Asylum, Sanctuary and Refuge

Asylum, Sanctuary and Refuge


Asylum dates back to medieval times when an individual could seek refuge or sanctuary against persecution in a church. It is one of the hallmarks of civilization, and an important element of one’s humanity.


America was founded by the Pilgrims, refugees fleeing religious persecution in England. It accepted Catholics fleeing religious persecution in England. It accepted French Huguenots fleeing political persecution in France.


It accepted Cuban refugees after the rise of Castro, and it accepted Vietnamese refugees after the fall of Saigon. It welcomed many Jewish refugees from Europe after the Holocaust. It accepted many Persian refugees after the fall of the Shah of Iran. It accepted many refugees from Eastern Europe and the Soviet Union during the Cold War.


Before the Second World War, the US government denied refuge to nearly 1000 Jews (fleeing religious persecution and death from Hitler) and seeking asylum in this country on the ship, the Saint Louis – a really shameful element of our nation’s past anti-Semitism.


The United Nations adopted policies to govern treatment of refugees in all nations in 1951.  The US is a signatory. Religious and political persecution, credible threats of violence and loss of life are among the reasons why asylum is granted.


“Asylum has three basic requirements. First, an asylum applicant must establish that he or she fears persecution in their home country. Second, the applicant must prove that he or she would be persecuted on account of one of five protected grounds: race, religion, nationality, political opinion, or particular social group. Third, an applicant must establish that the government is either involved in the persecution, or unable to control the conduct of private actors.”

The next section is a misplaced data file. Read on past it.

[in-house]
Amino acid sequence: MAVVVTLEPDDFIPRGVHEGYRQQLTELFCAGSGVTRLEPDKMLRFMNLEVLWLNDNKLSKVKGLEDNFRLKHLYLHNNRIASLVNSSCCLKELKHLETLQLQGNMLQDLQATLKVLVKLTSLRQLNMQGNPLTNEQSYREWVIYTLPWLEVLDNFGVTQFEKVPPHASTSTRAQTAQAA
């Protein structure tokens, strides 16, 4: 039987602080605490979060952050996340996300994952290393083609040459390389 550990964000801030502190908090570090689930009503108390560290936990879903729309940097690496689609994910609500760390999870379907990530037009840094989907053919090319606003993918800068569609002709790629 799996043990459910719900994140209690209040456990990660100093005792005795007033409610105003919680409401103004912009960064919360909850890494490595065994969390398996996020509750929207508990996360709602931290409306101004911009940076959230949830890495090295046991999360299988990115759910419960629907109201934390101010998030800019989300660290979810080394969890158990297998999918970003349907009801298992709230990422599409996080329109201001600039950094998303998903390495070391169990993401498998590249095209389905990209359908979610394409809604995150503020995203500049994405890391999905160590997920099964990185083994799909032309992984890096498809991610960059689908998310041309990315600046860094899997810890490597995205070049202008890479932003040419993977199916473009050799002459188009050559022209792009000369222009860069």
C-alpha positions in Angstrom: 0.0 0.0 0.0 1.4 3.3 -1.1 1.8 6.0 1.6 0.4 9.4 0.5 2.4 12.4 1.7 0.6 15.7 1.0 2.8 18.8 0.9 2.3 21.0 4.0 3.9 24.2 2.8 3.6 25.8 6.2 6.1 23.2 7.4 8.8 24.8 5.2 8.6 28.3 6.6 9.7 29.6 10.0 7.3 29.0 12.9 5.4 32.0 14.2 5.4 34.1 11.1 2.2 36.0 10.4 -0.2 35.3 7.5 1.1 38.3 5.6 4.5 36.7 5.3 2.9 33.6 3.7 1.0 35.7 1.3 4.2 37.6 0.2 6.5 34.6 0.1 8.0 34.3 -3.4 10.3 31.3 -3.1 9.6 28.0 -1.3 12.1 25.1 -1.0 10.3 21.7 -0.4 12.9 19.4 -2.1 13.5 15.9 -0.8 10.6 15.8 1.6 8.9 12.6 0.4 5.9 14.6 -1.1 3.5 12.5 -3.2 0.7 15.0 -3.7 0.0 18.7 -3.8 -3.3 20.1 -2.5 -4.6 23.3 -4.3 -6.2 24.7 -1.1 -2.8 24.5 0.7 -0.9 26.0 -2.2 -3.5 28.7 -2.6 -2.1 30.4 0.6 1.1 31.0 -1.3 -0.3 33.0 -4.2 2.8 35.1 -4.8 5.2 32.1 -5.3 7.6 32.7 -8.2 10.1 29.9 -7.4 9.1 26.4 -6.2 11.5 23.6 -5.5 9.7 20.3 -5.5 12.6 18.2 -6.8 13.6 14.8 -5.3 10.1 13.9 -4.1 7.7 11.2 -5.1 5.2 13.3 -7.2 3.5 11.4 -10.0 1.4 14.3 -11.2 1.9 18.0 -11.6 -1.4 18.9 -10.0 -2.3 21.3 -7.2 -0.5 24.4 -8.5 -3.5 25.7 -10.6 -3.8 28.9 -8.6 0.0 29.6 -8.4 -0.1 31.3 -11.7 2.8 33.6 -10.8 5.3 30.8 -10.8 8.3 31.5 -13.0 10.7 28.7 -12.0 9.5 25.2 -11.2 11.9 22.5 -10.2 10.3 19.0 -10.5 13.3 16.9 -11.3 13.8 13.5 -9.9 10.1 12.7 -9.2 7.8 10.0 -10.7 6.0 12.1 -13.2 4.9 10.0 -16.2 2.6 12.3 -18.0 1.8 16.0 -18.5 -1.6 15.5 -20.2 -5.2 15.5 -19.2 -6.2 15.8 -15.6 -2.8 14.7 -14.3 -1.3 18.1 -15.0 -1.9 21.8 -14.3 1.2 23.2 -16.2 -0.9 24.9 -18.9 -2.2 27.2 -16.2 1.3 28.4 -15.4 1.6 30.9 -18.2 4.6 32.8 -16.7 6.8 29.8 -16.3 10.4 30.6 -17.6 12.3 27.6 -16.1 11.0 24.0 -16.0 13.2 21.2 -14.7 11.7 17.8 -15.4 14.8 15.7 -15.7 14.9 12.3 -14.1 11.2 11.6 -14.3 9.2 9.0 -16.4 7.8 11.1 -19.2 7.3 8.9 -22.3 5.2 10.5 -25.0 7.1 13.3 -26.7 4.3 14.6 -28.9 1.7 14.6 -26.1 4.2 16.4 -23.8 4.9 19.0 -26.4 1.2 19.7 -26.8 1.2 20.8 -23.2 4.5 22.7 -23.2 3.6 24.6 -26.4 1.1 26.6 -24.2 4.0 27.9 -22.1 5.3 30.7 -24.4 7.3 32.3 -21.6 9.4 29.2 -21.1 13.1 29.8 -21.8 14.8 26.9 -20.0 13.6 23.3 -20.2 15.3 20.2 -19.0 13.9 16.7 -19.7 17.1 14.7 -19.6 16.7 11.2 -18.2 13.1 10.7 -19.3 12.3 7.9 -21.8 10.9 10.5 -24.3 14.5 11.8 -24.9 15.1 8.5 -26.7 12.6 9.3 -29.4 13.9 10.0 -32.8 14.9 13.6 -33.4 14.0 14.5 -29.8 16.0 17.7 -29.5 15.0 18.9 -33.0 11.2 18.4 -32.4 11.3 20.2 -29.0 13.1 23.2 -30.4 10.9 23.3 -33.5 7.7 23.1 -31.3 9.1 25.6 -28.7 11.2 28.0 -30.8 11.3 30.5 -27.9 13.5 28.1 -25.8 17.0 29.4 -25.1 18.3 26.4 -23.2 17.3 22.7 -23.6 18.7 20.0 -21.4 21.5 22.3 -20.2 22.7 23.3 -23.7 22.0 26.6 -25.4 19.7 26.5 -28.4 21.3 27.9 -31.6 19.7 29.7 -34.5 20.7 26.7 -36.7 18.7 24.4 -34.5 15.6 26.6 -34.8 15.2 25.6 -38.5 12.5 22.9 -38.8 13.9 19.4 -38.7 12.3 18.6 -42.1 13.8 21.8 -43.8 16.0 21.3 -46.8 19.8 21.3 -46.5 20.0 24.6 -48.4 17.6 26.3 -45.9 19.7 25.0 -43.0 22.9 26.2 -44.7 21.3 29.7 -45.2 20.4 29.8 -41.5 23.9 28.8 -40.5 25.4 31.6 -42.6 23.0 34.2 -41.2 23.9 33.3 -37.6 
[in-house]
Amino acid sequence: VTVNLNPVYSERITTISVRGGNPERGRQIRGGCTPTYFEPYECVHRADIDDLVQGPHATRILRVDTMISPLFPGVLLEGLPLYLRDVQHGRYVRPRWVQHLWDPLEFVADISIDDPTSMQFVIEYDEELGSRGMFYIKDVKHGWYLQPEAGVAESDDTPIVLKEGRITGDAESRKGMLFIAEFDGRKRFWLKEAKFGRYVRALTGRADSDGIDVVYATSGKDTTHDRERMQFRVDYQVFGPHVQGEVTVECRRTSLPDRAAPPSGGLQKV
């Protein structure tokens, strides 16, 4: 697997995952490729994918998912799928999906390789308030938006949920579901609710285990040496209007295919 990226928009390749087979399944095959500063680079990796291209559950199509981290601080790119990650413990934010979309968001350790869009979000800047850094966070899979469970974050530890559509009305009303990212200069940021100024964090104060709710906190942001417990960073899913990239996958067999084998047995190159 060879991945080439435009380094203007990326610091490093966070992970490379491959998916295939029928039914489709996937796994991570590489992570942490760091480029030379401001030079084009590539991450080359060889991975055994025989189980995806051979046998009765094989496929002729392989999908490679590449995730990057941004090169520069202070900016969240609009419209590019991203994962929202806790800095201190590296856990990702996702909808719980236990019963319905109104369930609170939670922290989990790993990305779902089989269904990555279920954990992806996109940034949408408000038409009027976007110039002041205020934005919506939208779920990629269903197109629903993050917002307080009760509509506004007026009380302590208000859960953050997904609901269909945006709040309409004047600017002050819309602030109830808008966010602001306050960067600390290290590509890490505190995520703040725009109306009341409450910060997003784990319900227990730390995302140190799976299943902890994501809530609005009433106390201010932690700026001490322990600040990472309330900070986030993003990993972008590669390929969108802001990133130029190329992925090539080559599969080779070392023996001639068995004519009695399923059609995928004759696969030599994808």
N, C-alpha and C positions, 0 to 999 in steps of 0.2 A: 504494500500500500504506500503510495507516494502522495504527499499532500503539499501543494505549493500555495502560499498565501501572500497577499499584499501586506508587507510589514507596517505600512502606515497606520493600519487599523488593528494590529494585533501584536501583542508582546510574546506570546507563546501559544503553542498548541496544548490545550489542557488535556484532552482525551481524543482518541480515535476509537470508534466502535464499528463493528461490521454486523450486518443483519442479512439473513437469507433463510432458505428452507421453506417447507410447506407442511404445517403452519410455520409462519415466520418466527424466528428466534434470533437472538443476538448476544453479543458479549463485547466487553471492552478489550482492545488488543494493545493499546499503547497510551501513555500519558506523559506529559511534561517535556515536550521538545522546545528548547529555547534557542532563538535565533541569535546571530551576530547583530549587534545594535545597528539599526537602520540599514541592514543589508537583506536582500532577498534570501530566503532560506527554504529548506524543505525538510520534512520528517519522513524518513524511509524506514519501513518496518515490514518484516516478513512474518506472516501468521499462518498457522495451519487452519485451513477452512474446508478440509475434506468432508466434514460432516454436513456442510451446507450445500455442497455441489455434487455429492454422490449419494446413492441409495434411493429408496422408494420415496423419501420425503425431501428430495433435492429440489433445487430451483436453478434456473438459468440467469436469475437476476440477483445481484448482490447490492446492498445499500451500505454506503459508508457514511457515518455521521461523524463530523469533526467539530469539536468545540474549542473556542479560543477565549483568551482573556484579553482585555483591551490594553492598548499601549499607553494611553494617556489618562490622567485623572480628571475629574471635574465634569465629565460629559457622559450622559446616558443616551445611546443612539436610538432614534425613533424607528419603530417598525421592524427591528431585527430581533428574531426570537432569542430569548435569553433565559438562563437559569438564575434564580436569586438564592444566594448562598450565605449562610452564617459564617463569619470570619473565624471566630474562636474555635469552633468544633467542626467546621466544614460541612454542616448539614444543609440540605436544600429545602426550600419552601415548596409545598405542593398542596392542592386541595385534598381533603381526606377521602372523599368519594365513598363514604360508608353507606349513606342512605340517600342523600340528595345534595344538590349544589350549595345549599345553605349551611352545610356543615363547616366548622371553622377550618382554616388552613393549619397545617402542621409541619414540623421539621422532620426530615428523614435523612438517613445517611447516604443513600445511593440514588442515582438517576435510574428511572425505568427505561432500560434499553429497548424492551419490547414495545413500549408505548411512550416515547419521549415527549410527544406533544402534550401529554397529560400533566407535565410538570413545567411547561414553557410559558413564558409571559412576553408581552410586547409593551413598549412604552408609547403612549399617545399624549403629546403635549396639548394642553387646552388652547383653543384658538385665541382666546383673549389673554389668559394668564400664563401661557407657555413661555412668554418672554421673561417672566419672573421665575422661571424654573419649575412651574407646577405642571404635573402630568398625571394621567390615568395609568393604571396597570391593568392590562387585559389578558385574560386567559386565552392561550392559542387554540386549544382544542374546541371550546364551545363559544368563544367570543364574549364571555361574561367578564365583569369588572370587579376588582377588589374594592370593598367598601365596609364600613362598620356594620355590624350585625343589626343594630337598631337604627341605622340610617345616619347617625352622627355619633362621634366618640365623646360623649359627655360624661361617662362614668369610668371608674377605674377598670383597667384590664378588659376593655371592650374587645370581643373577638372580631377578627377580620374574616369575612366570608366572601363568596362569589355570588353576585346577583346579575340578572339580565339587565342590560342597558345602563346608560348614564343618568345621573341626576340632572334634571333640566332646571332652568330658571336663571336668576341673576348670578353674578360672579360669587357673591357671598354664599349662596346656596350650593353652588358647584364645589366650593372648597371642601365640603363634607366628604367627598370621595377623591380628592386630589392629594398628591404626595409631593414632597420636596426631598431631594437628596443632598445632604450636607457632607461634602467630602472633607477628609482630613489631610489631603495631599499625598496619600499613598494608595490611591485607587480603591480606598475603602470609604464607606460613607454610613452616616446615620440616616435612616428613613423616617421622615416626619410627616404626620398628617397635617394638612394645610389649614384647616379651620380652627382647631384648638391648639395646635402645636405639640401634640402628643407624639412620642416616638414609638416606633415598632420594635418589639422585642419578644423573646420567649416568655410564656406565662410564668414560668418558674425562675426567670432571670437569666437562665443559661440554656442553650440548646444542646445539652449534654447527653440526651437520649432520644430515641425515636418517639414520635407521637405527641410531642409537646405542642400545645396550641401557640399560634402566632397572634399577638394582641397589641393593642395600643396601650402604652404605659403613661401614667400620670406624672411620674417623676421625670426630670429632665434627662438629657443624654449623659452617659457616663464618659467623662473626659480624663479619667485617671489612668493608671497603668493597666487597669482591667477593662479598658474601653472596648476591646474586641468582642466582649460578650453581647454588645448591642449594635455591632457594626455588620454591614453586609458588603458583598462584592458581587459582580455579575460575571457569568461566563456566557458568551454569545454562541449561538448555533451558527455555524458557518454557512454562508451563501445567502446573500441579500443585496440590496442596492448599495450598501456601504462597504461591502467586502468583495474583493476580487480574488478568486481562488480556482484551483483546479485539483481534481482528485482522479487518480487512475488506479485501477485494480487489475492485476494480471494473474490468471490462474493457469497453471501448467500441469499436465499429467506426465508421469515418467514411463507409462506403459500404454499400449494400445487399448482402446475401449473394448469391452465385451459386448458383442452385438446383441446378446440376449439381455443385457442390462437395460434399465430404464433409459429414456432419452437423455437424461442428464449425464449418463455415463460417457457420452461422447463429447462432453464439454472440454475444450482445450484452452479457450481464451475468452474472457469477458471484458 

One applies for asylum at the border or from within this country. It typically takes 1000 days and intensive screening for an application to be processed. There is a backlog of over 300,000 cases. Only about 20,000 applications were approved in 2016 – the most recent year for which there is data.


The citizens of the three small Central American nations of Honduras, El Salvador and Guatemala represented about 30% of approved asylum speakers due to the terrible violence engulfing all three countries. Honduras has one of the highest murder rates in the world and dissenters are subject to jail, death and banning. El Salvador is plagued by awful gang violence, following its decades long Civil War. Genocide of the Mayan Indians and other political dissidents by the military has plagued Guatemala for decades.


The caravan of what is now estimated as 3,000 asylum seekers from these three small countries walking to the American border to apply for asylum has been elevated into a political campaign event by President Trump. He has ordered 15,000 troops to the border to deter peaceful asylum seekers from requesting asylum and rants shameful untruths about immigrants at his political rallies.


Why he thinks this is good politics in the lead up to an election is a mystery to me, but it is justified as needed to secure turn out from his base. To me this is far more akin to the odious refusal to allow Jewish refugees on the Saint Louis to seek asylum from Hitler. The press is failing to explain the laws of asylum, the circumstances in their countries of origin and the differences between economic migrants (many of the undocumented) and persons seeking international refuge from long standing political, ethnic and religious persecution and violence in their home countries.



Birthright Citizenship (Jus Soli)

Marshall Tuck for State Superintendent of Schools